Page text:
The latest generation of girls is reaching puberty before the age of
10, a new study suggests, raising fears they may also begin sexual activity
Scientists have found that the
average age that breast development begins is now nine years and 10 months –
almost a year earlier than a previous study in 1991.
They have yet to discover the
reason behind the phenomenon but believe it could be linked to unhealthy
lifestyles or exposure to chemicals in food.
The study was carried out in
Denmark in 2006, the latest year for which figures were available, but experts
believe the trend applies to Britain.
Findings similar in the US
Data from America also points to
the earlier onset of puberty.
Scientists are worried that young
girls are ill-equipped to cope with sexual development when they are still at
primary school – and that exposure to hormones earlier could increase their
risk from breast cancer.
“We were very surprised that there
had been such a change in a period of just 15 years,” Anders Juul, head of the
Department of Growth and Reproduction at the University hospital in Copenhagen,
told the Sunday Times.
“If girls mature early, they run
into teenage problems at an early age and they’re more prone to diseases later
“We should be worried about this
regardless of what we think the underlying reasons might be.
“It’s a clear sign that something
is affecting our children, whether it’s junk food, environmental chemicals or
lack of physical activity.”
The link between puberty and chemicals
Hitting puberty early can mean
longer exposure to oestrogen, which is a factor in breast cancer. There is also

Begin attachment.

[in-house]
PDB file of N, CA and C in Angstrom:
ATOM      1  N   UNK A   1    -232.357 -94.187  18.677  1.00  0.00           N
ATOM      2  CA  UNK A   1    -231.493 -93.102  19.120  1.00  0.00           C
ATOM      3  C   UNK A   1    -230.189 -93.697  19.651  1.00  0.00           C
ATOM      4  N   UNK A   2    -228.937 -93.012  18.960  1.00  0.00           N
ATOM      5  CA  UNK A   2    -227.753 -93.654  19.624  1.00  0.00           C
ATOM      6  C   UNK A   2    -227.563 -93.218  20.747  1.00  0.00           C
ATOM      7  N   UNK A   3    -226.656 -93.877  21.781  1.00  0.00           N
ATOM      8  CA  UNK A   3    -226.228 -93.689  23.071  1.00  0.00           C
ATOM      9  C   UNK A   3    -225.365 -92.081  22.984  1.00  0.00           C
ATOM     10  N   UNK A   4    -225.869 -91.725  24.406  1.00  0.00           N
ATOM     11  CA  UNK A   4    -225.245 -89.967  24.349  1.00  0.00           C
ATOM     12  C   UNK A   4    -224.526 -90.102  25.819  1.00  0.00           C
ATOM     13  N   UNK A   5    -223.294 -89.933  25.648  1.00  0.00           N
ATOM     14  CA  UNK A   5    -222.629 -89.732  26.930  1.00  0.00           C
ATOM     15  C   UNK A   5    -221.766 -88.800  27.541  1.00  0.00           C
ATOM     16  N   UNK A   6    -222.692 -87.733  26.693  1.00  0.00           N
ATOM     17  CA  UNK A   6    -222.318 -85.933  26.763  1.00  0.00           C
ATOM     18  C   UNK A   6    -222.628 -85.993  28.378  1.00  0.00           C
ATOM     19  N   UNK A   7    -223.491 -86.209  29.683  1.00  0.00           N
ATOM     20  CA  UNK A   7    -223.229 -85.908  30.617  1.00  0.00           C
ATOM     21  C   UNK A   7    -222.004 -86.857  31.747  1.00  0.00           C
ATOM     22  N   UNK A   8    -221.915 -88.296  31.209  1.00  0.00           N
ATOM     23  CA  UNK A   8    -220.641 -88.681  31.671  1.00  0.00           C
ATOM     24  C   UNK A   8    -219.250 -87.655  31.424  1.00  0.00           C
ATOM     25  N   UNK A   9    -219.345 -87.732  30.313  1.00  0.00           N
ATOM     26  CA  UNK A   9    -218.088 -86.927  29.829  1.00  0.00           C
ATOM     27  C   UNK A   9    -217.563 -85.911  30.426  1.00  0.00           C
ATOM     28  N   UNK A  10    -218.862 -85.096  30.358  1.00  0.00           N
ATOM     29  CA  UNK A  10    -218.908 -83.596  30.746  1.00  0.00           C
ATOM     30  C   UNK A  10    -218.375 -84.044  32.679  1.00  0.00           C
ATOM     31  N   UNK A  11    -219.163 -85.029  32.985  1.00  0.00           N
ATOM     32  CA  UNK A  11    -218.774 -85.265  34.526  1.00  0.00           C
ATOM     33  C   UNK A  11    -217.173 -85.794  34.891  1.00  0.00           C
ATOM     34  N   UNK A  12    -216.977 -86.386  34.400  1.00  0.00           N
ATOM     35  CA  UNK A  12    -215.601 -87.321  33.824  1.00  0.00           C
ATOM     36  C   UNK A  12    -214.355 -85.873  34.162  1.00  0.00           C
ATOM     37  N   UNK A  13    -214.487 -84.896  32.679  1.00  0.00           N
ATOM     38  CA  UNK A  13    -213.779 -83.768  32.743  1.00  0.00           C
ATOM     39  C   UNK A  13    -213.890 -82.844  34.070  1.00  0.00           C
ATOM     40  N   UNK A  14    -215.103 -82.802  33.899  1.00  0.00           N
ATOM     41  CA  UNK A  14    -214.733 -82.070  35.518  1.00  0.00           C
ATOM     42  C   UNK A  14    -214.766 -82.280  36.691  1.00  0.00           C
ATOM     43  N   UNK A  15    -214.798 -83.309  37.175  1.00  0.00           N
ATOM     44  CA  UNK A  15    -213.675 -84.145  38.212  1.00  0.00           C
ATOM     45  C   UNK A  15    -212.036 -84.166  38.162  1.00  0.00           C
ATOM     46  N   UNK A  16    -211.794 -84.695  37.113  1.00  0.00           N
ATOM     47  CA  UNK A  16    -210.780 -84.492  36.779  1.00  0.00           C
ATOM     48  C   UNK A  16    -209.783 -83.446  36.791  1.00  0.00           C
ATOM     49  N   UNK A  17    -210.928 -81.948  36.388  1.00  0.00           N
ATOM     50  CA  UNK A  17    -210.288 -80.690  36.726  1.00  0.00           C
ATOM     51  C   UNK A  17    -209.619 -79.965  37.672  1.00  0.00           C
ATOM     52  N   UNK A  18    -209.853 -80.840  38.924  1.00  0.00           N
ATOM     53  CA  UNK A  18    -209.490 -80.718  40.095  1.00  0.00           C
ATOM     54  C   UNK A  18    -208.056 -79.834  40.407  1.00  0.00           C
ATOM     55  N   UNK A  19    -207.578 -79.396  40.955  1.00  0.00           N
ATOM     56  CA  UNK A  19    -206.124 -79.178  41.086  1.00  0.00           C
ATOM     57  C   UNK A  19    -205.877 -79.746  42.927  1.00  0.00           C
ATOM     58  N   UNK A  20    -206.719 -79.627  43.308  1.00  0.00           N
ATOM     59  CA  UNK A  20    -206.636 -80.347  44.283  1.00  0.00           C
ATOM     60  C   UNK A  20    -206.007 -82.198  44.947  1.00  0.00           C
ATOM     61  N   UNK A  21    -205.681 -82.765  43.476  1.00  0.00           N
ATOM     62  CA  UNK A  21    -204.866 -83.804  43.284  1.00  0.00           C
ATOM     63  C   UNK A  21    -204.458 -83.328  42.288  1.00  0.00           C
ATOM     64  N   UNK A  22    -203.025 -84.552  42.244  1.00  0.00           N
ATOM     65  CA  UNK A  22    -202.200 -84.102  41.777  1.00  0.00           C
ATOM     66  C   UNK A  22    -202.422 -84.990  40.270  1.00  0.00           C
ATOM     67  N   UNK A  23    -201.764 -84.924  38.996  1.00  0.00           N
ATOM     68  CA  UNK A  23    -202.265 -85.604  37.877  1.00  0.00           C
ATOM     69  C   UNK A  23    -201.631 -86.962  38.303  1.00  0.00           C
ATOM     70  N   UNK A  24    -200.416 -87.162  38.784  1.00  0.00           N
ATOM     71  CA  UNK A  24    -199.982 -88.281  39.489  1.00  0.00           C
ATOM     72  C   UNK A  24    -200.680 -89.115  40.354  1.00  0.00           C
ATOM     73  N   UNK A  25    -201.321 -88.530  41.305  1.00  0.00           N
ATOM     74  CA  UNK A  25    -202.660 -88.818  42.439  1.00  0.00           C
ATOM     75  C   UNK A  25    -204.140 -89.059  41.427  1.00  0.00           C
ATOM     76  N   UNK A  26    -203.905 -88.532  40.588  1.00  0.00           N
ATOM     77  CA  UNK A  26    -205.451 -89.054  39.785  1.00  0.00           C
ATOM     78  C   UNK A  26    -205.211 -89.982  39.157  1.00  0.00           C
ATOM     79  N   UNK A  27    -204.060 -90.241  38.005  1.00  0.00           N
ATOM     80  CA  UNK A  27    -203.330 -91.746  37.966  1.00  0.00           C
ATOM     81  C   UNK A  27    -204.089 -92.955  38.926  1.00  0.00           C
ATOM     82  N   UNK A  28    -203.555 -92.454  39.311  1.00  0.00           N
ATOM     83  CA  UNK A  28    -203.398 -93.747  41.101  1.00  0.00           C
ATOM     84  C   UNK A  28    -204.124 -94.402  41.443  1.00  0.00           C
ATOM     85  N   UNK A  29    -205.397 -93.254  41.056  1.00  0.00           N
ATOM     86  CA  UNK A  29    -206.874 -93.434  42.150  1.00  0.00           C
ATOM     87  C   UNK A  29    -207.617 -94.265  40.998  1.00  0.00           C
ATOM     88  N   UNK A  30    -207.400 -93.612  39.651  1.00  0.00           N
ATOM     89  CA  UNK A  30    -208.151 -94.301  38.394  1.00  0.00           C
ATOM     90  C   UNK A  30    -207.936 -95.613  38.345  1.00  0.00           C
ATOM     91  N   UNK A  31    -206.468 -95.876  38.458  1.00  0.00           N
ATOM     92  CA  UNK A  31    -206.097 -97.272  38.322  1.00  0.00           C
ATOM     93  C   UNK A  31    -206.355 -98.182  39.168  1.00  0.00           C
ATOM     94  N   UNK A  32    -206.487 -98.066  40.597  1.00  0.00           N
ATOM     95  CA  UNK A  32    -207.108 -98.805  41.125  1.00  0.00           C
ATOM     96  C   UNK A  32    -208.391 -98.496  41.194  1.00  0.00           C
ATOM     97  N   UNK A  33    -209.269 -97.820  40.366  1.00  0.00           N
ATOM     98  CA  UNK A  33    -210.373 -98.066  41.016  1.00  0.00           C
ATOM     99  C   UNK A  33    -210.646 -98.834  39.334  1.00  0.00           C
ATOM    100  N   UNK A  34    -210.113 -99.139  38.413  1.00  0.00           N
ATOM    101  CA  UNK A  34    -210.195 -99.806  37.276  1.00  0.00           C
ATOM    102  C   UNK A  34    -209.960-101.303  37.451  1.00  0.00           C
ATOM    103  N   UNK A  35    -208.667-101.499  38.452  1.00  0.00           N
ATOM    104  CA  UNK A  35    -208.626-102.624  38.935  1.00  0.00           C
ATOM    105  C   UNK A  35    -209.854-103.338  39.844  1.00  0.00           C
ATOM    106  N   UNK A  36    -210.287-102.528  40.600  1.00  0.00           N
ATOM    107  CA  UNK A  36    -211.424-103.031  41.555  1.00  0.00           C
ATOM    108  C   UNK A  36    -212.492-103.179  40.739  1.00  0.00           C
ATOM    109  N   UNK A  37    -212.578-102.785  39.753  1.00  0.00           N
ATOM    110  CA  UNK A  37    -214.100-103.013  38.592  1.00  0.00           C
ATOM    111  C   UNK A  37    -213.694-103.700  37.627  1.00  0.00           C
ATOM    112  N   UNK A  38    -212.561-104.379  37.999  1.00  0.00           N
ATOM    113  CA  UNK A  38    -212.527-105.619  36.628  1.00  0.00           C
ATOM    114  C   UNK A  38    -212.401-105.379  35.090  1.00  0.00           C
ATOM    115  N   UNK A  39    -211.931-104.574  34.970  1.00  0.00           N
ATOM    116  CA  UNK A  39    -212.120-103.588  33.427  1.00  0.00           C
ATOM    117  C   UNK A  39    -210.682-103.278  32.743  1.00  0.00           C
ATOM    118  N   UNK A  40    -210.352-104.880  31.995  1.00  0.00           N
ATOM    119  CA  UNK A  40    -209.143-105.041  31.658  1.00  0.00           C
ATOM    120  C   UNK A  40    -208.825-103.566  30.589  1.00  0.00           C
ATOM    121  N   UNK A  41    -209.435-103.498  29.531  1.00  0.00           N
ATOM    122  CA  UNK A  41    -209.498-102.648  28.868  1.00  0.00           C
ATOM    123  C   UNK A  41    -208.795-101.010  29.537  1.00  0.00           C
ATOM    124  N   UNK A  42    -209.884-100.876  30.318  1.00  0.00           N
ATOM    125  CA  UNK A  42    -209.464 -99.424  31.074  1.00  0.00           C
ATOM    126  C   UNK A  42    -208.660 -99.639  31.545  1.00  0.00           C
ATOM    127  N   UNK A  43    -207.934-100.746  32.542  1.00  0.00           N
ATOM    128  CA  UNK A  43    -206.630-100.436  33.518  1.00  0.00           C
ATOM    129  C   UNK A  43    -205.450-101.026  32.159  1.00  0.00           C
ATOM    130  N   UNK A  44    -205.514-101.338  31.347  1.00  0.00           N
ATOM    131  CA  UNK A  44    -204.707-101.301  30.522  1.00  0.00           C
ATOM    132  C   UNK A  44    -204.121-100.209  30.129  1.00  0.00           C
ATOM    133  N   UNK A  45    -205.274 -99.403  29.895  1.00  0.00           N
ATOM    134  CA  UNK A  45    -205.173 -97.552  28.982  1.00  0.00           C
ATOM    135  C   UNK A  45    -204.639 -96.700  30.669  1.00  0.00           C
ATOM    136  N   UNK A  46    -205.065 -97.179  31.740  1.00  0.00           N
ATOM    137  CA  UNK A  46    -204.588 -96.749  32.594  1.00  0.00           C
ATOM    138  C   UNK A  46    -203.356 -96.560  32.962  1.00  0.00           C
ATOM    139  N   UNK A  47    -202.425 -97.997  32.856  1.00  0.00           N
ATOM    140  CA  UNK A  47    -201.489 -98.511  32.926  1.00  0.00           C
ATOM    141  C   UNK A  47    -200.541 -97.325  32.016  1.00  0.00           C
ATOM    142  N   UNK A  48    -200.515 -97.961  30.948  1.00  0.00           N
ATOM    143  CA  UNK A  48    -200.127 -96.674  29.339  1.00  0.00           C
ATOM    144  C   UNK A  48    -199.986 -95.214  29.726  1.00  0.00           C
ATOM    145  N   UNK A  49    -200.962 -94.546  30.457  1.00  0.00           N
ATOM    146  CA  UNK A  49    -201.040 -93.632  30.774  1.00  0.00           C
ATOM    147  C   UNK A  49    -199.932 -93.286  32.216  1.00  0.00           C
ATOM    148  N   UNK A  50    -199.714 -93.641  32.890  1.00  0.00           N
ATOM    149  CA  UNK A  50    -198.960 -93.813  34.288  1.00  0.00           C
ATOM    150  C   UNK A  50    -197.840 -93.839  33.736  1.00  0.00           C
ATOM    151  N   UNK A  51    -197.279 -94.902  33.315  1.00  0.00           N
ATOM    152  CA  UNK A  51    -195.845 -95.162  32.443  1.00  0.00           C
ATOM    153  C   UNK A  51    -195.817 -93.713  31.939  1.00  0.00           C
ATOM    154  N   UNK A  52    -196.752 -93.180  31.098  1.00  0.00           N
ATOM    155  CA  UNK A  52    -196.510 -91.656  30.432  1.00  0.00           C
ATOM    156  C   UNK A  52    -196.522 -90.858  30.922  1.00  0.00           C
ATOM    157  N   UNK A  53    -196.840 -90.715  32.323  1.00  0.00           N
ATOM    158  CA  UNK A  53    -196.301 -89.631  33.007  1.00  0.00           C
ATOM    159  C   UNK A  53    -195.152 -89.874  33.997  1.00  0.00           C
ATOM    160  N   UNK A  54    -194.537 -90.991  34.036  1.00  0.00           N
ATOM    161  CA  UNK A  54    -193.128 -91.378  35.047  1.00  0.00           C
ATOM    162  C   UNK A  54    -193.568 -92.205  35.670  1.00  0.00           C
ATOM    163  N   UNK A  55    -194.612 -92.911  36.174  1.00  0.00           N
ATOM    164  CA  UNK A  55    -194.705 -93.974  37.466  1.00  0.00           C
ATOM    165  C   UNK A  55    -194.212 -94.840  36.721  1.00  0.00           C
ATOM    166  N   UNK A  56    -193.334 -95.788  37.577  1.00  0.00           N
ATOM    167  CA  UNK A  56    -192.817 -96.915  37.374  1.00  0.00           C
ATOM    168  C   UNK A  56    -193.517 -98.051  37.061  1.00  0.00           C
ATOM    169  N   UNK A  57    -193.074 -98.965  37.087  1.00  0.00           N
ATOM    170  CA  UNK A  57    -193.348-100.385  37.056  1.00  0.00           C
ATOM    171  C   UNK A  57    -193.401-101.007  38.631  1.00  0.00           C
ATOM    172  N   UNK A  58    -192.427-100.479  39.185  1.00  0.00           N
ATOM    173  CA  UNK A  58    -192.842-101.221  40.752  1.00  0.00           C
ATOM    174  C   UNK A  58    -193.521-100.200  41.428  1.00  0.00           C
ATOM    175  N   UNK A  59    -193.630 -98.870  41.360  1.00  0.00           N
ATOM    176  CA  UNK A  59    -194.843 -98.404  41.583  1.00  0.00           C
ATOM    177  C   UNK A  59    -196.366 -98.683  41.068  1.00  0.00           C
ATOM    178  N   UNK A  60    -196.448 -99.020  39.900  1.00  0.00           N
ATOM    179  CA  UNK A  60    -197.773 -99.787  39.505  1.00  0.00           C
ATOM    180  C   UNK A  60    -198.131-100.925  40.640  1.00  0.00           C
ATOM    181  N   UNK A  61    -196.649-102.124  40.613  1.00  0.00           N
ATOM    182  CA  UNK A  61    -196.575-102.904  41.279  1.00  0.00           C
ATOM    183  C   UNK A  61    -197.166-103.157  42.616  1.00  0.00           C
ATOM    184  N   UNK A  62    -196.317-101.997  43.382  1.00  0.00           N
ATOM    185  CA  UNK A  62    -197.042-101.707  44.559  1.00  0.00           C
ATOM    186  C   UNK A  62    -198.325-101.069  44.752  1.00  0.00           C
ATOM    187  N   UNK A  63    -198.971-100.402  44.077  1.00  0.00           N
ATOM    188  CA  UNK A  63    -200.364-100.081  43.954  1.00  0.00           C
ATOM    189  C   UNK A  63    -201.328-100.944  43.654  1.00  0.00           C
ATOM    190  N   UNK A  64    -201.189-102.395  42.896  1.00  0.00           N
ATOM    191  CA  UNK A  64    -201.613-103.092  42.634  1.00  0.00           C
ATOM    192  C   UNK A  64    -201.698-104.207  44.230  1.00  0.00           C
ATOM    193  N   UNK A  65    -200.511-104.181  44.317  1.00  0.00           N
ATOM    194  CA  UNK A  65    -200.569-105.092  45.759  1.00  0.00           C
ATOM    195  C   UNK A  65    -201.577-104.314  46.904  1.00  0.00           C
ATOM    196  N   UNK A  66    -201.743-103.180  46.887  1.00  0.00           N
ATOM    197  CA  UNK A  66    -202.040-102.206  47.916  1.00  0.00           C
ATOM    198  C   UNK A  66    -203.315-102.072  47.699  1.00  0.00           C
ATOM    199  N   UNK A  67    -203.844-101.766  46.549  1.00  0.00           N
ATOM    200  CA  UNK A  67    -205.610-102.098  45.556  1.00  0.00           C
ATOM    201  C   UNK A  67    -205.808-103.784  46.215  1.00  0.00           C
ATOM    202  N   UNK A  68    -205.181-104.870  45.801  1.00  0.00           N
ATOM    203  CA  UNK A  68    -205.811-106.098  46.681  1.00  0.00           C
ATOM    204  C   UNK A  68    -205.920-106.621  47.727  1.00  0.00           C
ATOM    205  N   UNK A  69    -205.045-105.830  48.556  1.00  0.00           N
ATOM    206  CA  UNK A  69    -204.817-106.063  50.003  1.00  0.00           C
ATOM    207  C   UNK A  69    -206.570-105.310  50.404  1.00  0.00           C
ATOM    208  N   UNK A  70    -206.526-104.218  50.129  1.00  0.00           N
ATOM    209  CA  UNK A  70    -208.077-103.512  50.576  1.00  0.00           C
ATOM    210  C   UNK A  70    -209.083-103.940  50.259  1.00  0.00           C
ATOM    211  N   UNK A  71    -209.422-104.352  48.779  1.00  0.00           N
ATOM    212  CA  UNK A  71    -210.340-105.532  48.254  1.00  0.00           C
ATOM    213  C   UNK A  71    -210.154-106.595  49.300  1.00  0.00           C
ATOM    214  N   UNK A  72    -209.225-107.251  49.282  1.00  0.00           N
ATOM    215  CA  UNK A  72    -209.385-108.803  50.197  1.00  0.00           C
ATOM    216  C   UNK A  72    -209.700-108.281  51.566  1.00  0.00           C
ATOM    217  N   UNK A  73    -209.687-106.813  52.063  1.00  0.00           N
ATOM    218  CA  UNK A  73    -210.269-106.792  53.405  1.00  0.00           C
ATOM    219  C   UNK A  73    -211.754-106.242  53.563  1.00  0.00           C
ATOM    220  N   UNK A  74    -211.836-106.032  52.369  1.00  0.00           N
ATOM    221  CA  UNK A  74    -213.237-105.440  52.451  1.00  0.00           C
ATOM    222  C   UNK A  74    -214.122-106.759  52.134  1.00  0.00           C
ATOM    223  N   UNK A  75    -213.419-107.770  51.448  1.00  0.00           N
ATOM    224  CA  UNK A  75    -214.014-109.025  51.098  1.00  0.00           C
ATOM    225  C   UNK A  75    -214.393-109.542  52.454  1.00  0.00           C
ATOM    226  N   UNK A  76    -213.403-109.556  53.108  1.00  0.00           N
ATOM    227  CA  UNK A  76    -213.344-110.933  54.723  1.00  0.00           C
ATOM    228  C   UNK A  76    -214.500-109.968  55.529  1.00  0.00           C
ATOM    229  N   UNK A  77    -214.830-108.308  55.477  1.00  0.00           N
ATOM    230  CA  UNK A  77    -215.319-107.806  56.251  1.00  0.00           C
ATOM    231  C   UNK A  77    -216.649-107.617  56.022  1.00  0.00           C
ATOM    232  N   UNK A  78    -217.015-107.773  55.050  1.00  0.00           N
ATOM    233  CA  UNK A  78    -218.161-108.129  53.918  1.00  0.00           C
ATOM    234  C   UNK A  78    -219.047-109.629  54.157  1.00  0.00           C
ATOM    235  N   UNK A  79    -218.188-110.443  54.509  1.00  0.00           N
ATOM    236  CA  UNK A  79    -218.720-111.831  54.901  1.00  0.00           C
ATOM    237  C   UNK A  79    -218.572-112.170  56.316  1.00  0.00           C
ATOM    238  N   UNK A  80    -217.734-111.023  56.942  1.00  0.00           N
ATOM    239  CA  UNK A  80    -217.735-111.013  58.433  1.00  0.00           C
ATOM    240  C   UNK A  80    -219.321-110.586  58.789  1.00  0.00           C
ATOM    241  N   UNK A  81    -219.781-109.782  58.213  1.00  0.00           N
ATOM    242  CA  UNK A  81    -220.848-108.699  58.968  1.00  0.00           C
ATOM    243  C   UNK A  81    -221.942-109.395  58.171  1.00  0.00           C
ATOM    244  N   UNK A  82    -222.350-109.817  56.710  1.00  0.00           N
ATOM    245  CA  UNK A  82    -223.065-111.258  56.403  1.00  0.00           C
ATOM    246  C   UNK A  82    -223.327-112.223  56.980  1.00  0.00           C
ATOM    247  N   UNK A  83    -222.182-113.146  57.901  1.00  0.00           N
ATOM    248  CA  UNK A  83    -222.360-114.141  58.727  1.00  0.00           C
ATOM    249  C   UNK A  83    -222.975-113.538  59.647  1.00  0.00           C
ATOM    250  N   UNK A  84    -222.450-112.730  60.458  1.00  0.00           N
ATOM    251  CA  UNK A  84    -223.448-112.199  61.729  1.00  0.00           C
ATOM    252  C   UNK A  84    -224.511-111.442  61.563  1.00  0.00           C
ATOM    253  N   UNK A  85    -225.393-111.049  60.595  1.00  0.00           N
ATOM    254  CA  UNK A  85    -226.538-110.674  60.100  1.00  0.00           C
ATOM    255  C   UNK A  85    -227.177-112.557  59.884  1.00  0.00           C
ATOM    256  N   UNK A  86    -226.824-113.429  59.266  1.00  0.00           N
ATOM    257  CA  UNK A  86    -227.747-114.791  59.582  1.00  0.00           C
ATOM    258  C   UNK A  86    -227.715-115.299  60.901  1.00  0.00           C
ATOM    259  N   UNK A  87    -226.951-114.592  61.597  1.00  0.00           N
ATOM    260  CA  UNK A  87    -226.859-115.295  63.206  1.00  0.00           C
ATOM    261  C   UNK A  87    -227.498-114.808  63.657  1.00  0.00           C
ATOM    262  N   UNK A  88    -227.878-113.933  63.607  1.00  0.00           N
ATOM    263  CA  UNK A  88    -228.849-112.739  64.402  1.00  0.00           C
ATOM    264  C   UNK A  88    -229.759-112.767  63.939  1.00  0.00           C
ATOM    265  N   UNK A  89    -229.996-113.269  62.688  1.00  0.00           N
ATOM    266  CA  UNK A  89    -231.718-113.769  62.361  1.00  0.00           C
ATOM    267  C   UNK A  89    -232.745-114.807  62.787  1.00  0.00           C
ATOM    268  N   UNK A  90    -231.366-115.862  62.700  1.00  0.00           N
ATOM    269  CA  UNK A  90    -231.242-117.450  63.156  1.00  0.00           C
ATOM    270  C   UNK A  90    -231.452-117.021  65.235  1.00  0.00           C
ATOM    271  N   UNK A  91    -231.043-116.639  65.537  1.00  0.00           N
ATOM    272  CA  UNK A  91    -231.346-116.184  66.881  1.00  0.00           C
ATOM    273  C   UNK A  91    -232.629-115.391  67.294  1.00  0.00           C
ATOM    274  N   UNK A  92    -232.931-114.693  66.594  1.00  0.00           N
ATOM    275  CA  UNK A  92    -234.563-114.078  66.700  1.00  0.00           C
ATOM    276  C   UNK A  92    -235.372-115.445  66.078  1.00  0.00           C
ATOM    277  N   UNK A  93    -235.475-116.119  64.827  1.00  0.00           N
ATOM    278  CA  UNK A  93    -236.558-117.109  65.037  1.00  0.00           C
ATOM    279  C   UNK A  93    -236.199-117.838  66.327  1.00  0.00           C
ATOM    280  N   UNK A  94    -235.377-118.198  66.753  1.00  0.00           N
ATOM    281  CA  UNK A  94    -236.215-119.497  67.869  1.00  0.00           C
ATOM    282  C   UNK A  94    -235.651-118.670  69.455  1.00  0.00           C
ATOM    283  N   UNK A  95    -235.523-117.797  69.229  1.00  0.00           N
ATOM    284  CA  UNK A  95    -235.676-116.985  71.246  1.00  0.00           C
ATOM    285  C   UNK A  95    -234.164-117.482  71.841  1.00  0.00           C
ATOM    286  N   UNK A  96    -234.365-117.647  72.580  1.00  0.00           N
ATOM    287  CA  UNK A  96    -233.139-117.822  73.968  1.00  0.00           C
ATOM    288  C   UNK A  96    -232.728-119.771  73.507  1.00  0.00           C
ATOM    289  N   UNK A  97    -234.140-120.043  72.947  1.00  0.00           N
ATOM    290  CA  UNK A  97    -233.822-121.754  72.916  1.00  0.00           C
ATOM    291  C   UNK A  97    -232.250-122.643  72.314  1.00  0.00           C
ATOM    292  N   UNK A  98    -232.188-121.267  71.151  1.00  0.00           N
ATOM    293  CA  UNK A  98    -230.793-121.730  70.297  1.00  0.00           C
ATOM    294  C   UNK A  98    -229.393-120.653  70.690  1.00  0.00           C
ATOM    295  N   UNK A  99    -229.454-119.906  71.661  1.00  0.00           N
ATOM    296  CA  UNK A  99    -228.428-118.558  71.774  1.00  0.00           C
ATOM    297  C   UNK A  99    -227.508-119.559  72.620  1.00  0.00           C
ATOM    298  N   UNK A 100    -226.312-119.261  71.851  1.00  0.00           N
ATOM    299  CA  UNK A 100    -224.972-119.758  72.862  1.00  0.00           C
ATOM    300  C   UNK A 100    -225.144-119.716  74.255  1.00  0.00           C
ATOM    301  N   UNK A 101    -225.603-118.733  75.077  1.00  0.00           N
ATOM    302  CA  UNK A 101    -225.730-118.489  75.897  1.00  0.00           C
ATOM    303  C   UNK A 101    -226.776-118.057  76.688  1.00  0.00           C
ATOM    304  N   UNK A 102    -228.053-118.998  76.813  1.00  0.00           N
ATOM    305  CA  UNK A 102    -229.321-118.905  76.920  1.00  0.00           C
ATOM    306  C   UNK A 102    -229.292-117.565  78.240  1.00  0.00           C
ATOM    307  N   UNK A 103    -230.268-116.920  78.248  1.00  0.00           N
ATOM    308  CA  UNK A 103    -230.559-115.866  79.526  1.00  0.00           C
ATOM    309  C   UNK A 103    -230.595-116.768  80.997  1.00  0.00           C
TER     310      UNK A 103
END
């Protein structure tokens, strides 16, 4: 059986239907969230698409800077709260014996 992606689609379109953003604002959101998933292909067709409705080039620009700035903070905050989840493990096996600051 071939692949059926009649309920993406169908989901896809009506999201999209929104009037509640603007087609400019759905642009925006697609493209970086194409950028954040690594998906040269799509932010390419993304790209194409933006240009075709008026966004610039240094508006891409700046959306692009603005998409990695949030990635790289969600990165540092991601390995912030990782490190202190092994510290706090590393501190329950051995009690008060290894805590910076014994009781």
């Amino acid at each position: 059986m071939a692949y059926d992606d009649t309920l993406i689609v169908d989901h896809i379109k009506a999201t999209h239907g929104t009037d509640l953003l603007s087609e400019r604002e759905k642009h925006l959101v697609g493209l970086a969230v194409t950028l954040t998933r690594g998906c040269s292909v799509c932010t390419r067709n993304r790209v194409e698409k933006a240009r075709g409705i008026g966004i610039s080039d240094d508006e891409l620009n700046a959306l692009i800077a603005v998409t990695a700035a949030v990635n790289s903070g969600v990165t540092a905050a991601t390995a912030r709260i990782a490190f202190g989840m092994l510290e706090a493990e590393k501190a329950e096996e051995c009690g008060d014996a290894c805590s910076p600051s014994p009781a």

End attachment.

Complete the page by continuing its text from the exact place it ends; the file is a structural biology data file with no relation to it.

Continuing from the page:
a greater risk of heart disease.
A number of artificially produced
chemicals have been blamed for interfering with sexual development, notably
bisphenol A, a plastic found in the lining of tin cans and babies’ feeding
Mr Juul’s research team is now
testing blood and urine samples from girls in the study to see if a direct link
can be drawn between early sexual maturation and bisphenol A.
The role diet plays
Another factor in puberty could be
diet. Children are eating more than previous generations and growing bigger —
and in many cases becoming obese.
There has been a steady lowering in
the onset of puberty. In the 19th century, it was at about 15 for girls and 17
The international standard for
normal puberty in white girls was set in the 1960s at 12 for the age when
periods begin and at about 14 for boys when their voices break and their growth
A more recent consensus in Britain
has proved less conclusive.
“Although we don’t have clear data
here, there is evidence the same thing [as in Denmark] is happening for reasons
that we don’t understand,” said Richard Sharpe, head of the Medical Research
Council’s human reproductive sciences unit in Edinburgh.
“We don’t know if this is the
result of better nutrition or environmental factors, but it does create social
problems for girls who are already living in a sexualised society.”